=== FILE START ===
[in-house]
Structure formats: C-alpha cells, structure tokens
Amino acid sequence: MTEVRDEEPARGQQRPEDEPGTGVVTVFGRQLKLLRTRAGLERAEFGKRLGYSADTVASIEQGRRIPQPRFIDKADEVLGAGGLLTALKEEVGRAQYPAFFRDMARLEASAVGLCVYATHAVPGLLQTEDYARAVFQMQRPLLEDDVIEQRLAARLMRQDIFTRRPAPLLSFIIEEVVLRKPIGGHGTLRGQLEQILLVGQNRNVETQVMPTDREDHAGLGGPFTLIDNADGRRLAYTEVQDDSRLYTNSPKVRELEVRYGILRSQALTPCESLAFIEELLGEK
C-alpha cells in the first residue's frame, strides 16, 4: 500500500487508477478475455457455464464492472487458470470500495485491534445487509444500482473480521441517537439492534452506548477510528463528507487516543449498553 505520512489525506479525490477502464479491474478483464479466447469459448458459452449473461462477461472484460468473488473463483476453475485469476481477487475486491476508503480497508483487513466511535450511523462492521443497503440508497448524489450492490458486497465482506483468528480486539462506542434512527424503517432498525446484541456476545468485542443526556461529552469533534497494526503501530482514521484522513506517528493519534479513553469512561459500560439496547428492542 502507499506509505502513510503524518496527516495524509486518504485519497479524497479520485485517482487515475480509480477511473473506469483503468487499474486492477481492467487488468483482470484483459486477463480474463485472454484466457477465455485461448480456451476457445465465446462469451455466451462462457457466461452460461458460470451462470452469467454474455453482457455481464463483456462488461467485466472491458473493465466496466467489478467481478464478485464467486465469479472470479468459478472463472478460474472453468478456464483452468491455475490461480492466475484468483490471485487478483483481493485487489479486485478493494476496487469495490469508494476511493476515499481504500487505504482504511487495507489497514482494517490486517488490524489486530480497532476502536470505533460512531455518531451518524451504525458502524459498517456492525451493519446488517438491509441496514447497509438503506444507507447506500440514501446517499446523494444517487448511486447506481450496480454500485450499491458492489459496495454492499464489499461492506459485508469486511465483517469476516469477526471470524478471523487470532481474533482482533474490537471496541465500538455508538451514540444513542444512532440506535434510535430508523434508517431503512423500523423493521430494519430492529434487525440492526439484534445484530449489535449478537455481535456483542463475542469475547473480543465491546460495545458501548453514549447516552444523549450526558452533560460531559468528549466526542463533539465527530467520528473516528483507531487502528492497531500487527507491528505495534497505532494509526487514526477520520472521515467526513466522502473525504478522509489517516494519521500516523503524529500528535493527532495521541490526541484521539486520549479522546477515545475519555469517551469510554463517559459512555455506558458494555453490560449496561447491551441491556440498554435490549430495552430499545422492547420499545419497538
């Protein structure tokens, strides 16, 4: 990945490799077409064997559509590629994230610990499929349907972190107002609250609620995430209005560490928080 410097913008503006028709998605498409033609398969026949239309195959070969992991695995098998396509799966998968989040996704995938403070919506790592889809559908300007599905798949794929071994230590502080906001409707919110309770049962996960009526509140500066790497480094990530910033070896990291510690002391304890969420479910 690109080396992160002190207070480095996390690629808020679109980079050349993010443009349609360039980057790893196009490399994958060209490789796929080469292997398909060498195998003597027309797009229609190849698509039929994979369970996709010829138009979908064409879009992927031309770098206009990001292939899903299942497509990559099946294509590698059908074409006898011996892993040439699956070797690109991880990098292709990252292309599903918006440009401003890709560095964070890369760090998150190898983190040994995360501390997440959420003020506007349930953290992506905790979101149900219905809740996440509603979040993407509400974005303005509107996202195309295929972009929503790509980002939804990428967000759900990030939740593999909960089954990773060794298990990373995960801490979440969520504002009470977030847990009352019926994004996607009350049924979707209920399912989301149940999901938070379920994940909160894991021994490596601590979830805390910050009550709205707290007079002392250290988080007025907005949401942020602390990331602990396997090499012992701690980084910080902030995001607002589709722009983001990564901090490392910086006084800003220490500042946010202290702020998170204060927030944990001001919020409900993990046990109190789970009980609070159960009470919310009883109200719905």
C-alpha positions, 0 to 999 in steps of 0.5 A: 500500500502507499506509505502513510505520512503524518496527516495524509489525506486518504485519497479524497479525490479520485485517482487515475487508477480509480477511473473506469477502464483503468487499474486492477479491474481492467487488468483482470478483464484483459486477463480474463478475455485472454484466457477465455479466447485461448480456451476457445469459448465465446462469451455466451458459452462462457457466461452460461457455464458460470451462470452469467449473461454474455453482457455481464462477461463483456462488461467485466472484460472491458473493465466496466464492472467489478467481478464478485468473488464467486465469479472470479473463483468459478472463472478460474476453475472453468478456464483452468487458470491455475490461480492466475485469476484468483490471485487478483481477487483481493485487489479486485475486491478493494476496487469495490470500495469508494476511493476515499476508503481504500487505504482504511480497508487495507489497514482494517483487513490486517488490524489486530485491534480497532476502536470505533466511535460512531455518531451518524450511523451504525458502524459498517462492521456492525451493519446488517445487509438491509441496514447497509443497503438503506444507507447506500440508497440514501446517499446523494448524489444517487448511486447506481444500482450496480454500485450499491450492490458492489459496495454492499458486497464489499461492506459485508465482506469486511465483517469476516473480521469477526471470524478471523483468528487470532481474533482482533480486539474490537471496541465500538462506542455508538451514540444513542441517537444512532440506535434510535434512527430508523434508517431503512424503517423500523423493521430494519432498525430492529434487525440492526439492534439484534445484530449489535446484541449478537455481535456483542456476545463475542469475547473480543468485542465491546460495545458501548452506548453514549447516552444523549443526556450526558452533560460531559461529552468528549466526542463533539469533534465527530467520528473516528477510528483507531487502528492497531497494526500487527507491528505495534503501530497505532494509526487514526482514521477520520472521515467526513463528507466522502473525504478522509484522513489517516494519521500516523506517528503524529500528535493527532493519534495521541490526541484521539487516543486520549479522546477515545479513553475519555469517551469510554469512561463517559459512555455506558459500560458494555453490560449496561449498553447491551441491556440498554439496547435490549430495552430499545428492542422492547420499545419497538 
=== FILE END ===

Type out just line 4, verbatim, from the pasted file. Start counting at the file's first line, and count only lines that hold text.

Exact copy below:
C-alpha cells in the first residue's frame, strides 16, 4: 500500500487508477478475455457455464464492472487458470470500495485491534445487509444500482473480521441517537439492534452506548477510528463528507487516543449498553 505520512489525506479525490477502464479491474478483464479466447469459448458459452449473461462477461472484460468473488473463483476453475485469476481477487475486491476508503480497508483487513466511535450511523462492521443497503440508497448524489450492490458486497465482506483468528480486539462506542434512527424503517432498525446484541456476545468485542443526556461529552469533534497494526503501530482514521484522513506517528493519534479513553469512561459500560439496547428492542 502507499506509505502513510503524518496527516495524509486518504485519497479524497479520485485517482487515475480509480477511473473506469483503468487499474486492477481492467487488468483482470484483459486477463480474463485472454484466457477465455485461448480456451476457445465465446462469451455466451462462457457466461452460461458460470451462470452469467454474455453482457455481464463483456462488461467485466472491458473493465466496466467489478467481478464478485464467486465469479472470479468459478472463472478460474472453468478456464483452468491455475490461480492466475484468483490471485487478483483481493485487489479486485478493494476496487469495490469508494476511493476515499481504500487505504482504511487495507489497514482494517490486517488490524489486530480497532476502536470505533460512531455518531451518524451504525458502524459498517456492525451493519446488517438491509441496514447497509438503506444507507447506500440514501446517499446523494444517487448511486447506481450496480454500485450499491458492489459496495454492499464489499461492506459485508469486511465483517469476516469477526471470524478471523487470532481474533482482533474490537471496541465500538455508538451514540444513542444512532440506535434510535430508523434508517431503512423500523423493521430494519430492529434487525440492526439484534445484530449489535449478537455481535456483542463475542469475547473480543465491546460495545458501548453514549447516552444523549450526558452533560460531559468528549466526542463533539465527530467520528473516528483507531487502528492497531500487527507491528505495534497505532494509526487514526477520520472521515467526513466522502473525504478522509489517516494519521500516523503524529500528535493527532495521541490526541484521539486520549479522546477515545475519555469517551469510554463517559459512555455506558458494555453490560449496561447491551441491556440498554435490549430495552430499545422492547420499545419497538